Republicans Attack Health Security: Undermining Medicaid
Medicaid, which is a federal/state partnership to provide health insurance coverage for low-income Americans, came into being at the same time as Medicare. The share of the cost of the program paid for by states varies based on a formula that takes into account the income levels of the particular states. Louisiana, because we are a state with high levels of poverty, has historically had one of the most favorable federal/state cost sharing ratios. Medicaid plays a crucial role in the state’s health care delivery system.
As the program nears the anniversary of 50th year of its enactment, Republicans have launched an assault on the program, seeking to change the funding mechanism with the ultimate goal of eliminating the program or its funding, what ever comes first.
Paul Ryan’s Attack on Medicaid
Wisconsin Republican Paul Ryan, Mitt Romney’s choice as his vice presidential running mate, has issued the most radical plan for restructuring Medicaid. It has been approved by his colleagues in the U.S. House of Representatives on a straight party-line vote.
Ryan’s plan calls for Medicaid to be immediately converted to a block grant from the federal government to the states and would eventually leave the operation of the program in the hands of the states.
Unlike the Affordable Care Act which expands Medicaid as a means to reduce the number of uninsured adults, Ryan’s plan does not seek to bring more uninsured into the program. Republican health care policy leaders like Ryan have now abandoned the idea of doing anything about the central force driving the health care crisis — the growing number of people without health insurance or the ability to pay for the care they need.
By converting Medicaid to a block grant program, Ryan’s plan would undermine the financial viability of the program and abandon any federal role in the provision of health care services or access to them by the poor and disabled.
Louisiana Republicans’ Attack on Louisiana Medicaid
Louisiana’s Medicaid program came under a concerted attack from a surprising source in early summer. Republican members of Louisiana’s congressional delegation stood idly by (at best) or actively conspired (at worst) to inflict a $651 million hit on Louisiana’s Medicaid program, a matter of days into the state’s new fiscal year which began on July 1.
Primary responsibility for the resulting carnage must lay at the feet of Senator David Vitter who, as a member of the Transportation Bill conference committee, was Louisiana’s only representative on that small committee which determined which provisions were included or left out of the final version of the bill. While Senator Vitter claimed credit for all other provisions in the bill that affected Louisiana, he was strangely silent on the Medicaid clawback.
The clawback refers to the federal government’s effort to recoup money overpaid to Louisiana under an agreement originally worked out by Senator Mary Landrieu, the Obama administration, and the Jindal administration in 2010. Louisiana knew it would have to pay the money back, it was just not sure when.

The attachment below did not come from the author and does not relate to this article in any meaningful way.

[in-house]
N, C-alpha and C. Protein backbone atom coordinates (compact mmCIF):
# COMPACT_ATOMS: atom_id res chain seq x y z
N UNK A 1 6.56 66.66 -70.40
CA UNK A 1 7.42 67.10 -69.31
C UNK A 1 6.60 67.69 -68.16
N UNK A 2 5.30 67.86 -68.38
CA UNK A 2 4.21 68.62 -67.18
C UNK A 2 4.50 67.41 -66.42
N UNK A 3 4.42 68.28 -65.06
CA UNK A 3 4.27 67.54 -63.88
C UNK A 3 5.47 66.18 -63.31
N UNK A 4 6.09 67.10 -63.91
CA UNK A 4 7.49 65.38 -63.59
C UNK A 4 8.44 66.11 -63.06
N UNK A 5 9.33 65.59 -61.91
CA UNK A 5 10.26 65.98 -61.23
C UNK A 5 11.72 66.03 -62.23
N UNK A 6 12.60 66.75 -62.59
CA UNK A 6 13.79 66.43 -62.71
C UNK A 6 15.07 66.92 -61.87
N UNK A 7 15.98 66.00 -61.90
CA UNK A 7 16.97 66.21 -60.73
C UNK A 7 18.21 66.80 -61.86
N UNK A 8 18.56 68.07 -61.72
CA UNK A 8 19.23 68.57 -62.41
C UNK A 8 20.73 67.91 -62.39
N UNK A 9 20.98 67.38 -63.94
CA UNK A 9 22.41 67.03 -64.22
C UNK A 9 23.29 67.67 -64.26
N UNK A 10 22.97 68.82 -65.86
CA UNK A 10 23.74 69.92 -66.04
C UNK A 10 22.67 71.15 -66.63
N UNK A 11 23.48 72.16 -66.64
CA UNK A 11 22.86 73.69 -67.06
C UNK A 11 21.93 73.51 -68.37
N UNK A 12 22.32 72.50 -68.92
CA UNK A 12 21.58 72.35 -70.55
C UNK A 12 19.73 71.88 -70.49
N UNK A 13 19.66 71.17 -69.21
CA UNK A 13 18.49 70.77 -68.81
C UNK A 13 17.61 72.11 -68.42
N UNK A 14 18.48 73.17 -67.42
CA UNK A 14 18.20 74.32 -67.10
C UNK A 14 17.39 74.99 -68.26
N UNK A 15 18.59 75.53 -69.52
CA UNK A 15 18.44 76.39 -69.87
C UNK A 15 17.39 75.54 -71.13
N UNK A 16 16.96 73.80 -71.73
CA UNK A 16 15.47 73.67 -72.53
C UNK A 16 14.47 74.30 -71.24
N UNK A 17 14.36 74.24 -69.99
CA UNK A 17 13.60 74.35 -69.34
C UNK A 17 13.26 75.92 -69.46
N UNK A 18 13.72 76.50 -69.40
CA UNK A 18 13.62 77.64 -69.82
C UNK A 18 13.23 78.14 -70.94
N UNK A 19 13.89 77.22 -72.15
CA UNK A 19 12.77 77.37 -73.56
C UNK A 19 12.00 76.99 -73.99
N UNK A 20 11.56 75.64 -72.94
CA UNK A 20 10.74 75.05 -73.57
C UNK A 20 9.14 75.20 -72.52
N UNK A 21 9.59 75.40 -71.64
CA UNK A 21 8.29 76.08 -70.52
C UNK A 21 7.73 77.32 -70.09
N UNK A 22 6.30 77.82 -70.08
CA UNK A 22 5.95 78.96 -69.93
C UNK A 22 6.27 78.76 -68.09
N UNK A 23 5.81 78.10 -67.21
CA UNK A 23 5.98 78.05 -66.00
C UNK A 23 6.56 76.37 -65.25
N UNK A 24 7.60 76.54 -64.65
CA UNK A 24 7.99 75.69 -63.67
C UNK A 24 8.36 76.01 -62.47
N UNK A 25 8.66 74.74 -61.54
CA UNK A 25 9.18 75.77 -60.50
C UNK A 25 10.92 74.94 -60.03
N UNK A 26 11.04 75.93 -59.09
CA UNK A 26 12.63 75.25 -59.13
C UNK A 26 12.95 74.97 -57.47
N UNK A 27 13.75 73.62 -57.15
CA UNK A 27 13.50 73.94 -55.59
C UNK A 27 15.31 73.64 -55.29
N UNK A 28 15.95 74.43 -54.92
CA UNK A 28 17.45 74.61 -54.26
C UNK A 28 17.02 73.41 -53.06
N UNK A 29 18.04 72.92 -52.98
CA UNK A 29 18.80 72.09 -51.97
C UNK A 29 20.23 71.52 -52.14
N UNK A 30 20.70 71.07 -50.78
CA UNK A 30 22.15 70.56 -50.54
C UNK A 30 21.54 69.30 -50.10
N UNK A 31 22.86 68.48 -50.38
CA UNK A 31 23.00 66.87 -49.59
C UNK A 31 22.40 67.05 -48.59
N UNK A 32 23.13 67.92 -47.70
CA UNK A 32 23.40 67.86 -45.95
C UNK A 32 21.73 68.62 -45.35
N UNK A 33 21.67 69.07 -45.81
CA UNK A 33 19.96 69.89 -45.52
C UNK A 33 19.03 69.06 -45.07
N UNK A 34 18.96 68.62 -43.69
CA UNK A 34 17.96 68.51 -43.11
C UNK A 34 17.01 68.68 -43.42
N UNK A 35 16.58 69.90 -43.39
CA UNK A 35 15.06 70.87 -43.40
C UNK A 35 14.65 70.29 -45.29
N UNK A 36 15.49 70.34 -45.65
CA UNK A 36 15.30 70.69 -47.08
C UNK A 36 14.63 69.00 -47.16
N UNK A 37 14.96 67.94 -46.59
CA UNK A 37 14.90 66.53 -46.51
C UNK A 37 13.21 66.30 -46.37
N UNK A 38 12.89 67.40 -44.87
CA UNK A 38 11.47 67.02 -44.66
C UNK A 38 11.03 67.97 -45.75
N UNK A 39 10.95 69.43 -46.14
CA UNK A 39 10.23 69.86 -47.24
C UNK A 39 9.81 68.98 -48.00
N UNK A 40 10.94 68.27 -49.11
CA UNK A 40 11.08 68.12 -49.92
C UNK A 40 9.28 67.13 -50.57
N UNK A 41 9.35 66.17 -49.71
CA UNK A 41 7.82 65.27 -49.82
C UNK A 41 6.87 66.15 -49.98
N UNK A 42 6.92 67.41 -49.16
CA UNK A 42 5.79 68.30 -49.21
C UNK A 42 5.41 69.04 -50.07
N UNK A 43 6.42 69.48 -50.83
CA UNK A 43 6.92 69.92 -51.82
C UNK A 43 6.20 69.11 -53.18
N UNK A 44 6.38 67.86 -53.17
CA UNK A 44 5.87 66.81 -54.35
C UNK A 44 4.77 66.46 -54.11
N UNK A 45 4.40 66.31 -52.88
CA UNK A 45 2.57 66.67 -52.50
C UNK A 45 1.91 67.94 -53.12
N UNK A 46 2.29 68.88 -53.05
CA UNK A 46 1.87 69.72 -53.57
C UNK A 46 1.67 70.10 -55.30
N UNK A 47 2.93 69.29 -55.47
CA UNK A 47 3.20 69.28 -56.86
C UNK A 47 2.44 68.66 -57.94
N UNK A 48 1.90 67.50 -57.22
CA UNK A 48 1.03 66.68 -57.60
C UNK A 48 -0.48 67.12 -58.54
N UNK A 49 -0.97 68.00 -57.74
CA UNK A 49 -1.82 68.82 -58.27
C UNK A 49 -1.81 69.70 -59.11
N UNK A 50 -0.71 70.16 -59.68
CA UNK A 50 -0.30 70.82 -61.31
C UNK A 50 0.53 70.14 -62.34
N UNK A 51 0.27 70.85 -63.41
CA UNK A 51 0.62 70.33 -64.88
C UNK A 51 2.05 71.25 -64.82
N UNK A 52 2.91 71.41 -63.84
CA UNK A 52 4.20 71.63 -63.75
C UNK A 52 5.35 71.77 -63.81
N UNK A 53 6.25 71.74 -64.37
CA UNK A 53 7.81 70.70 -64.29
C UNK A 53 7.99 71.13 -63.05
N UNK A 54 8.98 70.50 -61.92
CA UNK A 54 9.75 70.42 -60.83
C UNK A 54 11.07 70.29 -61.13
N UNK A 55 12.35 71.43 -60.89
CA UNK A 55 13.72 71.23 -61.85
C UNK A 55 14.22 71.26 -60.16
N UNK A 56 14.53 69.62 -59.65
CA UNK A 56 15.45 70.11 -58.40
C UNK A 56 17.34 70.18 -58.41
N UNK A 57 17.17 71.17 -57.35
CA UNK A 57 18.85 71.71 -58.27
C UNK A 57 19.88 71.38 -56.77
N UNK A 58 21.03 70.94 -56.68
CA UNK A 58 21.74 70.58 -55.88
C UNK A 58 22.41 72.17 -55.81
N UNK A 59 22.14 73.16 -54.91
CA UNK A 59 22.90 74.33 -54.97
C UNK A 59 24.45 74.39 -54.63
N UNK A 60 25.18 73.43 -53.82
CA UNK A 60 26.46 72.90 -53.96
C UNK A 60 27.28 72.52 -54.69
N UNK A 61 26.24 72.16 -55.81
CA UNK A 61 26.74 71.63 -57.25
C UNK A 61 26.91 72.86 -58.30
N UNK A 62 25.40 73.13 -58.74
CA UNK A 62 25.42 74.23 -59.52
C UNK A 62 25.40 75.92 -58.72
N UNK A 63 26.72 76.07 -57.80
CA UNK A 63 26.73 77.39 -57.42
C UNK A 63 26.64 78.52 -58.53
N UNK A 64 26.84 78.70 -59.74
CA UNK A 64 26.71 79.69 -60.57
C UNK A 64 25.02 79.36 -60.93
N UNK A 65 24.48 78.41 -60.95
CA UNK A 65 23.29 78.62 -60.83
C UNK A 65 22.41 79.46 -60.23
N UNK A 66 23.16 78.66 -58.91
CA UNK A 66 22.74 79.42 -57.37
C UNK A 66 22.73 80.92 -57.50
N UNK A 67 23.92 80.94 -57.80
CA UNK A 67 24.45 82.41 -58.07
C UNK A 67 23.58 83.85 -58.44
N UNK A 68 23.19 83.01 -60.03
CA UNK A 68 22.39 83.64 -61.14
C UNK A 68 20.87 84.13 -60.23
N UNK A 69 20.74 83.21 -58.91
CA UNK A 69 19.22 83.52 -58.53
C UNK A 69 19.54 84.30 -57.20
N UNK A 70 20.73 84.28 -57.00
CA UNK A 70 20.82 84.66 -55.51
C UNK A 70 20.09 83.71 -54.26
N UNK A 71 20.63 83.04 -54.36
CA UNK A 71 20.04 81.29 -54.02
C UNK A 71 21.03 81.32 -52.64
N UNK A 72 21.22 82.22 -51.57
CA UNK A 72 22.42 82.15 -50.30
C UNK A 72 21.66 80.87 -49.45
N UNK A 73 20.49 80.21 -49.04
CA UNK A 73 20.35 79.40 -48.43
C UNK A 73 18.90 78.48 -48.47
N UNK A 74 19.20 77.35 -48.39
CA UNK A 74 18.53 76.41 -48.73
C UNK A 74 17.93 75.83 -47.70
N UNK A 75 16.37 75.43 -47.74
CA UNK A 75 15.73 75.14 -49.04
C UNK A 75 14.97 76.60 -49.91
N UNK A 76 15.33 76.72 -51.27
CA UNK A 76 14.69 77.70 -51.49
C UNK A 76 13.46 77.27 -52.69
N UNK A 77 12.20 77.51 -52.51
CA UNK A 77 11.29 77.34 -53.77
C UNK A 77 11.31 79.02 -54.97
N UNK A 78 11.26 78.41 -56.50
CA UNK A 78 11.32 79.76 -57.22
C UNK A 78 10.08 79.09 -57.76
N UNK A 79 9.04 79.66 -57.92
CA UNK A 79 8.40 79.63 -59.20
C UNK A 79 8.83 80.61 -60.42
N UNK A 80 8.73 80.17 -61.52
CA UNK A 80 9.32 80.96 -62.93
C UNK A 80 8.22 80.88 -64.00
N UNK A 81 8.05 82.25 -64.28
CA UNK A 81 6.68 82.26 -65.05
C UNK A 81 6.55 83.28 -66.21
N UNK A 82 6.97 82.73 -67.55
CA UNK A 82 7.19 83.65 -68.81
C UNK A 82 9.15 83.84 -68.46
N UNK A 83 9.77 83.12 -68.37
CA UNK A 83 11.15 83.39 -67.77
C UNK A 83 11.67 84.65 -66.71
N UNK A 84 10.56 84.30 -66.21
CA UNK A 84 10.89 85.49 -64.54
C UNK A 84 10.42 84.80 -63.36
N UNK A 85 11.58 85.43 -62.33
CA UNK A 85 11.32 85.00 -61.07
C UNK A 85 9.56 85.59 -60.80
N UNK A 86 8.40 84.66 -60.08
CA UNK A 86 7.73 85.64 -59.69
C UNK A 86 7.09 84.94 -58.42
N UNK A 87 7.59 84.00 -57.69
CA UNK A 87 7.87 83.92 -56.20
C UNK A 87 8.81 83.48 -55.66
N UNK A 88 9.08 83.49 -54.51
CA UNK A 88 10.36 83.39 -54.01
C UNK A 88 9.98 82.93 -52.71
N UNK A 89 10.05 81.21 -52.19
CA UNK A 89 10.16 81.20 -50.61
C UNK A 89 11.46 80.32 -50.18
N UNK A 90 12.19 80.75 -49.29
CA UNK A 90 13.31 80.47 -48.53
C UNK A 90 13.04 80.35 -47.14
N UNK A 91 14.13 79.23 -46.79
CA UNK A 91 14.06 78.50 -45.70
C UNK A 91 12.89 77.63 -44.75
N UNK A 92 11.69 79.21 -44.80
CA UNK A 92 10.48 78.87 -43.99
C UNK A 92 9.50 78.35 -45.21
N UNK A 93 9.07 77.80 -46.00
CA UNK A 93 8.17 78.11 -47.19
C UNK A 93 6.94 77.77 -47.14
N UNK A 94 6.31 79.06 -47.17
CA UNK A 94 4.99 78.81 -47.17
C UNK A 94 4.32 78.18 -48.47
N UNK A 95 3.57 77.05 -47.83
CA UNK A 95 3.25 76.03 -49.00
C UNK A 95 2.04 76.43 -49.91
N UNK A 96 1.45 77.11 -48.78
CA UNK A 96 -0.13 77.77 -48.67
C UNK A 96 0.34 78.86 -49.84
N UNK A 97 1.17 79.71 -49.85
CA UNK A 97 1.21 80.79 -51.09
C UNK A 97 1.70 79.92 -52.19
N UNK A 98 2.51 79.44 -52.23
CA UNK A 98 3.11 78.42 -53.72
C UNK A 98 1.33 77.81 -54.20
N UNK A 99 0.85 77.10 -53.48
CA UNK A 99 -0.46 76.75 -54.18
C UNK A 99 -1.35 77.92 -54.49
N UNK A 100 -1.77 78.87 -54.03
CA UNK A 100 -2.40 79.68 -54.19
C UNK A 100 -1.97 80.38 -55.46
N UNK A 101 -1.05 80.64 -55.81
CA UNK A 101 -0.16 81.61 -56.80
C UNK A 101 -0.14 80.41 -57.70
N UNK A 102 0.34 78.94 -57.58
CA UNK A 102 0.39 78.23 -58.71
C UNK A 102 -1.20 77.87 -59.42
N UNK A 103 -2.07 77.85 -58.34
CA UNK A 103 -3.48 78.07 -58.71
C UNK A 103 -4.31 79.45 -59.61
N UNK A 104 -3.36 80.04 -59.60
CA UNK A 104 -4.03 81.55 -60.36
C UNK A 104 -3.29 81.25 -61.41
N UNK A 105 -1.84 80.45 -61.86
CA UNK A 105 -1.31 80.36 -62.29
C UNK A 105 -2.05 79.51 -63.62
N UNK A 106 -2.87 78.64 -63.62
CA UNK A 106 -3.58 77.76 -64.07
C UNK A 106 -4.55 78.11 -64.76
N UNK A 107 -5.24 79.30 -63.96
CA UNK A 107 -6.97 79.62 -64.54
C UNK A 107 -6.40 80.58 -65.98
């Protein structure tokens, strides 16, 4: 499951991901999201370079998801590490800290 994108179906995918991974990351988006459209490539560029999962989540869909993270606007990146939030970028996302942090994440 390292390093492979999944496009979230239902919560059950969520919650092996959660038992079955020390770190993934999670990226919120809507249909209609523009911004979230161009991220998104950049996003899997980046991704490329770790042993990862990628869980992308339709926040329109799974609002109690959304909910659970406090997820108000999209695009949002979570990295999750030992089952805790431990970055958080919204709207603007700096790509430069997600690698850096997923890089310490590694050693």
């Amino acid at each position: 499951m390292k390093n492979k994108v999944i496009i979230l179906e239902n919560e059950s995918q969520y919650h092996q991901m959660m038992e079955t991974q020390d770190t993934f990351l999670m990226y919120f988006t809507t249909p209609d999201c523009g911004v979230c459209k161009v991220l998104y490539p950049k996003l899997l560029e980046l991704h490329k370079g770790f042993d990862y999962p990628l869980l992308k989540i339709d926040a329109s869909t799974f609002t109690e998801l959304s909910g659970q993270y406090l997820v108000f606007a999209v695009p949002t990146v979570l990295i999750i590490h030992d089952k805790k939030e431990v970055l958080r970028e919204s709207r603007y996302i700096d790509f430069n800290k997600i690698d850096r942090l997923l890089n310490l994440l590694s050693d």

Republicans on the Energy & Commerce Subcommittee wanted it paid back this year, with the opportunity to score points against Senator Landrieu and President Obama.The committee should have been aware of the harm they were doing because Louisiana has two Republican among its members — First District Congressman Steve Scalise and Sixth District Congressman Bill Cassidy. Neither apparently voiced concerns about the impact of mid year cuts on the state’s health care budget. Cassidy was a doctor at Earl K. Long Hospital, one of the state’s public hospitals run by LSU Health Science Center.
Governor Jindal was even less helpful. Senator Landrieu, in at least 15 conversations between her chief of staff and Commissioner of Administration Paul Rainwater, tried to get the Governor engaged on the issue by calling Speaker John Boehner — to no avail. Jindal never called Speaker Boehner. The Governor let the federal budget axe fall without lifting a finger.
Jindal and his allies are now citing the crisis they helped cause serve as the justification for dismantling of the state’s public health hospital network. With another round of cuts likely this year as well as another piece of the clawback, Jindal and his allies are seeking to close as many of those hospitals as they can before 2014; that’s when the main provisions of the Affordable Care Act bring an influx of new health care dollars into the state. Those dollars would put the LSU hospitals on the path to sustainability with reduced dependence on state dollars.
When have so many members of the state’s own congressional delegation stood idly by and allowed so much harm to be inflicted on Louisiana as have Senator Vitter and Congressmen Scalise and Cassidy? What other Louisiana Governor has refused to intervene with Congress to try to prevent harm from being inflicted on this state as Jindal did with the Transportation Bill?
Extremist Republicans like Jindal, Vitter, Scalise and Cassidy do not care about governing. In fact, they don’t seem to want government to work at all. Instead, they appear to derive a perverse pleasure in disrupting the lives of those that are not considered allies. The havoc that the Medicaid clawback is inflicting on patients, families, institutions and communities does not appear to phase them whatsoever. It’s only health care for other people.
Tomorrow: The Republican Attack on Private Health Insurance.
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Originally published: Aug 14, 2012